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Volume 9, Number 9—September 2003

Severe Acute Respiratory Syndrome: Relapse? Hospital Infection?

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To the Editor: Severe acute respiratory syndrome (SARS) is an emerging infectious disease worldwide, and relapsing SARS is a major concern. We encountered a 60-year-old woman who was admitted to the Princess Margaret Hospital in Hong Kong on March 29, 2003, with a fever of 39°C, chills, cough, malaise, and sore throat for 2 days before admission. She had no history of travel within 2 weeks of admission. She also had no close contact with patients who had a diagnosis of suspected or confirmed SARS. Chest radiograph on admission indicated consolidation over the right middle zone. In accordance with the diagnostic criteria proposed by the World Health Organization (WHO), this patient’s condition was diagnosed as SARS in view of her symptoms, temperature, and chest radiograph findings (1).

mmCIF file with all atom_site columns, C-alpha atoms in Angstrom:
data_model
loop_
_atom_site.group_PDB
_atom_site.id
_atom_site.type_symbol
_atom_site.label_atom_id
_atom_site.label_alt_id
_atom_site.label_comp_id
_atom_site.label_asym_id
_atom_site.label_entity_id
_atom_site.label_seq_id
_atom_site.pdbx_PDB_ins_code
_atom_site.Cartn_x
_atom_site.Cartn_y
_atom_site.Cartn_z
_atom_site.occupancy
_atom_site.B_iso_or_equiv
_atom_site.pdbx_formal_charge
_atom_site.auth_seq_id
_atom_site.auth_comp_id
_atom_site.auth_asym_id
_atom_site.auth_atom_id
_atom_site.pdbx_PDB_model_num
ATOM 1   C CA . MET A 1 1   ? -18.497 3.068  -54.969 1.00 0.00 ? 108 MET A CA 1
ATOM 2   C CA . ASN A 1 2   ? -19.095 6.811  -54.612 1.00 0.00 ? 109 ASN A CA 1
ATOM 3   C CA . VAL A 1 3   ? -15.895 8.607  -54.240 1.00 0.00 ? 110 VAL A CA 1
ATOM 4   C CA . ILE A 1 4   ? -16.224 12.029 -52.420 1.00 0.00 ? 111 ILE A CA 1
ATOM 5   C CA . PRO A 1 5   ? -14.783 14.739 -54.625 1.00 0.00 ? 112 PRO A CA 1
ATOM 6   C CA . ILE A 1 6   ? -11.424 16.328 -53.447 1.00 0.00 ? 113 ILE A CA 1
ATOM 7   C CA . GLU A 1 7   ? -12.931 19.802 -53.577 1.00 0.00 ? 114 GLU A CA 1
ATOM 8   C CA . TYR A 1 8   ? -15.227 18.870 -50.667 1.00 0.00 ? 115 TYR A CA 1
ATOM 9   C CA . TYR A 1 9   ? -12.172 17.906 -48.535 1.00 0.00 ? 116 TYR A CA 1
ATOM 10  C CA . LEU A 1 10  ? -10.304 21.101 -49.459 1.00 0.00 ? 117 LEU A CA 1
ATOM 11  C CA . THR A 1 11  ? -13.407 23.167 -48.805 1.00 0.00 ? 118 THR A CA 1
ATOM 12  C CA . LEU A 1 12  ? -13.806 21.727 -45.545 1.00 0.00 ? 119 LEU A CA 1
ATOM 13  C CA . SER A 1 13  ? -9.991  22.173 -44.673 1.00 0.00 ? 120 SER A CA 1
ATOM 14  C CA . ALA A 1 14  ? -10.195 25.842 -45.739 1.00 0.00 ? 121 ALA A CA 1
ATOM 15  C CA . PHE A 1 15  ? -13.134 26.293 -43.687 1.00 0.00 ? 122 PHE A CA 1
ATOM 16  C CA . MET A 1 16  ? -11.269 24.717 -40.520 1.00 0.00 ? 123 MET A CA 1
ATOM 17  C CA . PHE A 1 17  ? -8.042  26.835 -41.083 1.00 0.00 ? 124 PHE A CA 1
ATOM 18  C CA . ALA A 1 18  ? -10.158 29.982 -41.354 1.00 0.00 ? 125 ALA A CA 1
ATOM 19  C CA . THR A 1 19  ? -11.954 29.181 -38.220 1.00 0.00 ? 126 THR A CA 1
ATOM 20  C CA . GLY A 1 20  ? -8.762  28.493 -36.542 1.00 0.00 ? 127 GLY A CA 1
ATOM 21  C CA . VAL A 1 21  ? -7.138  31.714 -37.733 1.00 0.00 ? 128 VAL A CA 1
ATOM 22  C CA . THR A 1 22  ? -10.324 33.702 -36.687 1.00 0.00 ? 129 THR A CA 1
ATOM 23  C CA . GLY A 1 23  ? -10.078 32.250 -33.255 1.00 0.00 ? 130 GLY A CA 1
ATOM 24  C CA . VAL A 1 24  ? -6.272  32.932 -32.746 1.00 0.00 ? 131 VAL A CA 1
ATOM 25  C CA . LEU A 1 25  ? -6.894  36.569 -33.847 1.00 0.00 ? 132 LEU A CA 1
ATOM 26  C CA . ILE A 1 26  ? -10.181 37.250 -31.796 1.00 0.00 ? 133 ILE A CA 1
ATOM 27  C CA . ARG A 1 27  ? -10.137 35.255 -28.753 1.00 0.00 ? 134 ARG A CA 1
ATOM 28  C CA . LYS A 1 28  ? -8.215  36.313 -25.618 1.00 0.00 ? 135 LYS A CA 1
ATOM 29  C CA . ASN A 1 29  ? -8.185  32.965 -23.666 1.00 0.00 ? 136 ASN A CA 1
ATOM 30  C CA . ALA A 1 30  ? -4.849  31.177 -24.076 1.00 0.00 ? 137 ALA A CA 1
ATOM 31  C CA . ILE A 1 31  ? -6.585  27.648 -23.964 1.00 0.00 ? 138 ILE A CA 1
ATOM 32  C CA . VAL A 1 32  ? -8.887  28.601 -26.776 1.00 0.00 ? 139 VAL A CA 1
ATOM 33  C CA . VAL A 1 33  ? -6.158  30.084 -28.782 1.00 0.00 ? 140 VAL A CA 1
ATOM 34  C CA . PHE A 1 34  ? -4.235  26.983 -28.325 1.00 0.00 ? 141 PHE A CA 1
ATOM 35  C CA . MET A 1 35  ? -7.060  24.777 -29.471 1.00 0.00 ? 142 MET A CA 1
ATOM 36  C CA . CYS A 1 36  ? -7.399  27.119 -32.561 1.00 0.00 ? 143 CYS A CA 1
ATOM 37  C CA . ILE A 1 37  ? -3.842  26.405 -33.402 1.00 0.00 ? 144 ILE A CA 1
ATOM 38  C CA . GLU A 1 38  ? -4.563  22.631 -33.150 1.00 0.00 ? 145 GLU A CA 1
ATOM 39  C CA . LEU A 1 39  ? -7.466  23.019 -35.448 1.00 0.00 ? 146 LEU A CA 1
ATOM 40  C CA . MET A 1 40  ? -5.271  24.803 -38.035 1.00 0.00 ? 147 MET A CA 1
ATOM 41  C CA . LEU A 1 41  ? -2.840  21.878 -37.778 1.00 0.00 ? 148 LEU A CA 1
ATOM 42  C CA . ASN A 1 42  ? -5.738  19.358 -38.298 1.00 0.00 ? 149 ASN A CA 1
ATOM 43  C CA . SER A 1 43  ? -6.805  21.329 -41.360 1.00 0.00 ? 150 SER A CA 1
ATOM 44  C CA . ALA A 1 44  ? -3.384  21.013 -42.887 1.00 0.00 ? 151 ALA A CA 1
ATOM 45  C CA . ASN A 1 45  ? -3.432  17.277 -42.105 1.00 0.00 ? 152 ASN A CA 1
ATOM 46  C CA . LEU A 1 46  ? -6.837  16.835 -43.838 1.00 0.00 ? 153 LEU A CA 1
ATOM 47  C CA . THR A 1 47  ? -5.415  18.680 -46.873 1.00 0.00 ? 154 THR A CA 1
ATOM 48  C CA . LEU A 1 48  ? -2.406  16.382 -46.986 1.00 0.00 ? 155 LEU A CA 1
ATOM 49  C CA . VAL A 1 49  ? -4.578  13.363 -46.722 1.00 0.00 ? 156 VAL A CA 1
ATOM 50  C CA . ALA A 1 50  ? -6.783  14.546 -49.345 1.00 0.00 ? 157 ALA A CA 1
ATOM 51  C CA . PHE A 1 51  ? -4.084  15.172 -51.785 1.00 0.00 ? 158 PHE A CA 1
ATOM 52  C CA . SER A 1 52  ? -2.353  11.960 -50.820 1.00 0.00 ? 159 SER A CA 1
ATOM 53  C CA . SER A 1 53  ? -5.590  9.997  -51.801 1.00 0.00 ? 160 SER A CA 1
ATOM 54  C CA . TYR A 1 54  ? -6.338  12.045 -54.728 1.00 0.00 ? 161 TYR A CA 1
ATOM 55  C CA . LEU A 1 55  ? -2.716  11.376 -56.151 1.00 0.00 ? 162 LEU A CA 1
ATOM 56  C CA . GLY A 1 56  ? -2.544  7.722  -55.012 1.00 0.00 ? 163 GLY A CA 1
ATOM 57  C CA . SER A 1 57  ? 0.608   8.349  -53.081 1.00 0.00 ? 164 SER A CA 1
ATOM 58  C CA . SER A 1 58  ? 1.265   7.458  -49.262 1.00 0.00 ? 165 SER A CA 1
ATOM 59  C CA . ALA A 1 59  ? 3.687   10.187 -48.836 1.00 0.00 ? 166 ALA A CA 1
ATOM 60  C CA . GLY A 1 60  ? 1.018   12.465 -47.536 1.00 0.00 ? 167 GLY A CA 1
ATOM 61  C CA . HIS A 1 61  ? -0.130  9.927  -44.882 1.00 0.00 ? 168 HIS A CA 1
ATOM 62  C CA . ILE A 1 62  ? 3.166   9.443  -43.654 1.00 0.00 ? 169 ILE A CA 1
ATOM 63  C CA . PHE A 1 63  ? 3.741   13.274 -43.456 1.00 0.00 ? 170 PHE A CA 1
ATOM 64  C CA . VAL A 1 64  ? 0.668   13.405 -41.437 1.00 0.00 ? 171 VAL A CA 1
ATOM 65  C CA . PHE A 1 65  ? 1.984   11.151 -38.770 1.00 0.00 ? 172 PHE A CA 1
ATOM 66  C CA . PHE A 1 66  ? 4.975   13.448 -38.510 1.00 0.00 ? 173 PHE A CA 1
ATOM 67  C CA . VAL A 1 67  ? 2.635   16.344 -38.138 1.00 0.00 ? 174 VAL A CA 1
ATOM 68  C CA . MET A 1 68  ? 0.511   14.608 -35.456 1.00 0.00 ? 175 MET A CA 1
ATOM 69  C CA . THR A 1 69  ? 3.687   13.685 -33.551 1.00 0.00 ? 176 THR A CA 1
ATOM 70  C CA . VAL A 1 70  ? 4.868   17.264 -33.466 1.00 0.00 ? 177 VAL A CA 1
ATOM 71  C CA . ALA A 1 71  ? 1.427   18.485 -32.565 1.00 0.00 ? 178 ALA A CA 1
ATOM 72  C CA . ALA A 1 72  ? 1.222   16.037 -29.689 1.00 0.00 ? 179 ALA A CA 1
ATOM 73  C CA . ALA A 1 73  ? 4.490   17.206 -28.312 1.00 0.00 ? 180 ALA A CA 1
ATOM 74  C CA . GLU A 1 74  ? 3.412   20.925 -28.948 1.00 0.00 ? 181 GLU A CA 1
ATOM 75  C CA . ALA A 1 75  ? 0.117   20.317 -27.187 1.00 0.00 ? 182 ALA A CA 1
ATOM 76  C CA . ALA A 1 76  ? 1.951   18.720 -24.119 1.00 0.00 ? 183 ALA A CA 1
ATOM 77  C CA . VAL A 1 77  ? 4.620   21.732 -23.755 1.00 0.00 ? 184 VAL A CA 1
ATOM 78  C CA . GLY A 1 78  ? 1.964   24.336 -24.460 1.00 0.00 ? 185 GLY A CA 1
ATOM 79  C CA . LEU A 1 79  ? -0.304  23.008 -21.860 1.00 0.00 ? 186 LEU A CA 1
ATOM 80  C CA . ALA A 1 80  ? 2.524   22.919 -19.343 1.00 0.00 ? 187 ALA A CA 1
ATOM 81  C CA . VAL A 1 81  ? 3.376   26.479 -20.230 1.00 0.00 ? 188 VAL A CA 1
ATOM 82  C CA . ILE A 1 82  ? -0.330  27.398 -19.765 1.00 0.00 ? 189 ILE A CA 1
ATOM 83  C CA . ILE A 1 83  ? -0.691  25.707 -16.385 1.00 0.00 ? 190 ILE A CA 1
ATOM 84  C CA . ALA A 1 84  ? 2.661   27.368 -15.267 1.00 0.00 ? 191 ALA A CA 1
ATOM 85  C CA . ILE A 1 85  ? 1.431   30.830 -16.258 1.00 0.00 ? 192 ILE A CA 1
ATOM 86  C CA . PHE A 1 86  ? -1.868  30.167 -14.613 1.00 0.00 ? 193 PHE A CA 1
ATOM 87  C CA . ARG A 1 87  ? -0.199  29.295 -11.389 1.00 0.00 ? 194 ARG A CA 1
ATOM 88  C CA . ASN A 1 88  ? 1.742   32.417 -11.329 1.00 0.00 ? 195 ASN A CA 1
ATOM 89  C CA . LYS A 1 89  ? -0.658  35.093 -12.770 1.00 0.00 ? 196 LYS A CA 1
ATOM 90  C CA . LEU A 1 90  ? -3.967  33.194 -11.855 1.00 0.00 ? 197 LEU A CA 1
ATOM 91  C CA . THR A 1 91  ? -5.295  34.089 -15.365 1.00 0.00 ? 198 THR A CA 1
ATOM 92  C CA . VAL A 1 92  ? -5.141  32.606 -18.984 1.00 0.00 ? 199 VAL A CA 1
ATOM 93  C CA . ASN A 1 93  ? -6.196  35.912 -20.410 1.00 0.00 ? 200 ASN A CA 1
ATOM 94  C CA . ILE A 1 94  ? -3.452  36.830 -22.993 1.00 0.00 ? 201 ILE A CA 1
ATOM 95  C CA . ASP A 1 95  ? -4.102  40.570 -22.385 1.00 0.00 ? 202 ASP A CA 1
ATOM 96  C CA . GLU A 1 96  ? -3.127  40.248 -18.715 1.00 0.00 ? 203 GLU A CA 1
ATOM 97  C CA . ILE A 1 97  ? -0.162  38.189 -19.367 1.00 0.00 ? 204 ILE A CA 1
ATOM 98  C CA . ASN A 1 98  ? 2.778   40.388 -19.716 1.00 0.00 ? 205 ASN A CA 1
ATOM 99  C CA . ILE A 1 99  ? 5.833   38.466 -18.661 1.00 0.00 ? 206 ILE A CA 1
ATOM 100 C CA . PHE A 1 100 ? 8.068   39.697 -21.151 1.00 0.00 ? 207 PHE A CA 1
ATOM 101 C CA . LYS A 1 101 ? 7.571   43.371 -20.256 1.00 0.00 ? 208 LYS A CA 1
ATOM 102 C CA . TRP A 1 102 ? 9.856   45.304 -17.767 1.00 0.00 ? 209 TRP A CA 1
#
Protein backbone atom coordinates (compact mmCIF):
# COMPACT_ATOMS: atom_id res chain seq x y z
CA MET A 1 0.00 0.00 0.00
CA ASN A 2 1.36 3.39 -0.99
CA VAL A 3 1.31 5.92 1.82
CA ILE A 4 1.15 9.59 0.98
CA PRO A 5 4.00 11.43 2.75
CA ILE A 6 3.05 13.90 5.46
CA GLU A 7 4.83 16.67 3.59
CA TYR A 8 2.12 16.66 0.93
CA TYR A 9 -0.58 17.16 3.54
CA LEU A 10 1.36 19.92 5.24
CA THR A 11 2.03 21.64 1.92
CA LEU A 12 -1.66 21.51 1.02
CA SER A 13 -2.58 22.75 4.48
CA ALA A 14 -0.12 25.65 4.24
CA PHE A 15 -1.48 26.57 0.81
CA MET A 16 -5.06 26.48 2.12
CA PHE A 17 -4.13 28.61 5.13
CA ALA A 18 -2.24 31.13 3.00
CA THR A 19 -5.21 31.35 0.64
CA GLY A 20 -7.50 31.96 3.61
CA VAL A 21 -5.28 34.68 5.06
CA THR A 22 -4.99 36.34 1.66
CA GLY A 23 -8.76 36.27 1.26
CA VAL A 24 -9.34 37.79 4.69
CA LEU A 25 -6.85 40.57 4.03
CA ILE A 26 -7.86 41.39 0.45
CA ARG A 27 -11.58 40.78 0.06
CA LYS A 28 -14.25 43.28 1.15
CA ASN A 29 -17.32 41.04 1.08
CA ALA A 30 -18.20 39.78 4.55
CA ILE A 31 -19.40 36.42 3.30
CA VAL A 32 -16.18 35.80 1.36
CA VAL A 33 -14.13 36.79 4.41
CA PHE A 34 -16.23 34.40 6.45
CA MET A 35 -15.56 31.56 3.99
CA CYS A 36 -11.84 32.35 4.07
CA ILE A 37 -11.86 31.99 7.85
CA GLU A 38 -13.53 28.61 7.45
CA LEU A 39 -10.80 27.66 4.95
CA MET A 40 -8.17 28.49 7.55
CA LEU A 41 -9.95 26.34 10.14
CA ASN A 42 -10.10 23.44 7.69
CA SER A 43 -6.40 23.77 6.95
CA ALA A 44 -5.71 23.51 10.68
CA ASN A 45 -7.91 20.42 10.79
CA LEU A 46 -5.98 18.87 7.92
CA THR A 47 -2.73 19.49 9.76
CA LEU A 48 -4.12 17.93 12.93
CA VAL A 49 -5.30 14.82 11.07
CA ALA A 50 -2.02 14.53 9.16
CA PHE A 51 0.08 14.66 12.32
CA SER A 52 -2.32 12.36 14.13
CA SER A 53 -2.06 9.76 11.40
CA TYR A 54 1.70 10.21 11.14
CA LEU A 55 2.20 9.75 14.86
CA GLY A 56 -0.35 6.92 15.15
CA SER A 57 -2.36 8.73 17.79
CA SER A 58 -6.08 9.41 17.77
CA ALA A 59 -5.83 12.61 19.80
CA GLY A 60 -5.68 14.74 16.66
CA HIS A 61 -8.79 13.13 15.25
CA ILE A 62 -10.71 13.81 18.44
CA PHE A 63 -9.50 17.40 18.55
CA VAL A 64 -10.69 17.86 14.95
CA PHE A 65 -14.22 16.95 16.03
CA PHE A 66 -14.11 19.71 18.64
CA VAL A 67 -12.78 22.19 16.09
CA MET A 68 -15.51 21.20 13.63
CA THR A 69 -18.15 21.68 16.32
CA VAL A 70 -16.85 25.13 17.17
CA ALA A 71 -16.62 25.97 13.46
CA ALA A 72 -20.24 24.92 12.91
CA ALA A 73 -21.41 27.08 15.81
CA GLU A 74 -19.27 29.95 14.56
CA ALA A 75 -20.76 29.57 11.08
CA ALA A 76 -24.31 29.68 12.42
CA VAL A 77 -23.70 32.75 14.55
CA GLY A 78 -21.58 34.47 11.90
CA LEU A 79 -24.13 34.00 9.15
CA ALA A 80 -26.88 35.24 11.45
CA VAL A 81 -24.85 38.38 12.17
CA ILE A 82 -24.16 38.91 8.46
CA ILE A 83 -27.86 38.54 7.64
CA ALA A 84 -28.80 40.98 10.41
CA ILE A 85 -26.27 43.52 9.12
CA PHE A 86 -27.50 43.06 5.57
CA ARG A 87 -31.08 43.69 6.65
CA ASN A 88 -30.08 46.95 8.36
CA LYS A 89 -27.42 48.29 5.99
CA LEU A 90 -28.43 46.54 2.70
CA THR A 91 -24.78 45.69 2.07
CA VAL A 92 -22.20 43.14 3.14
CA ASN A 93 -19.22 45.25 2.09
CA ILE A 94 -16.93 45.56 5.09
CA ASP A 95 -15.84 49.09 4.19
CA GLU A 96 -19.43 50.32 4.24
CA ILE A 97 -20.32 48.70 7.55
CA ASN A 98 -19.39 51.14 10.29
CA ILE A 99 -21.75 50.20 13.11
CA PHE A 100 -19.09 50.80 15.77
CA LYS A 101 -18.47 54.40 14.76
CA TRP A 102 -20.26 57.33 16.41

Standard microbiologic investigations to exclude common respiratory virus and bacterium for community-acquired pneumonia, including Mycobacterium tuberculosis, were negative in our patient. Reverse transcriptase–polymerase chain reaction (RT-PCR) of nasopharyngeal aspirate samples was negative for coronavirus twice. The coronavirus antibody titer was less than 1/25. The patient was initially treated with oral clarithromycin (500 mg twice a day) and intravenous amoxycillin-clavulanate combination (1.2 g three times a day). Despite the negative evidence for coronavirus infection, she was treated with intravenous ribavirin (24 mg/kg once a day) and hydrocortisone (10 mg/kg once a day) after 48 hours of antibiotics therapy (2). The patient’s symptoms were relieved, and she remained afebrile 3 days after admission. Tolerance for medication was good except for a moderate degree of hemolytic anemia (her hemoglobin level dropped to 9.1 g/dL) and hypokalemia that developed during treatment. On day 15, the chest radiography was clear. The patient was discharged after 3 weeks of hospital stay.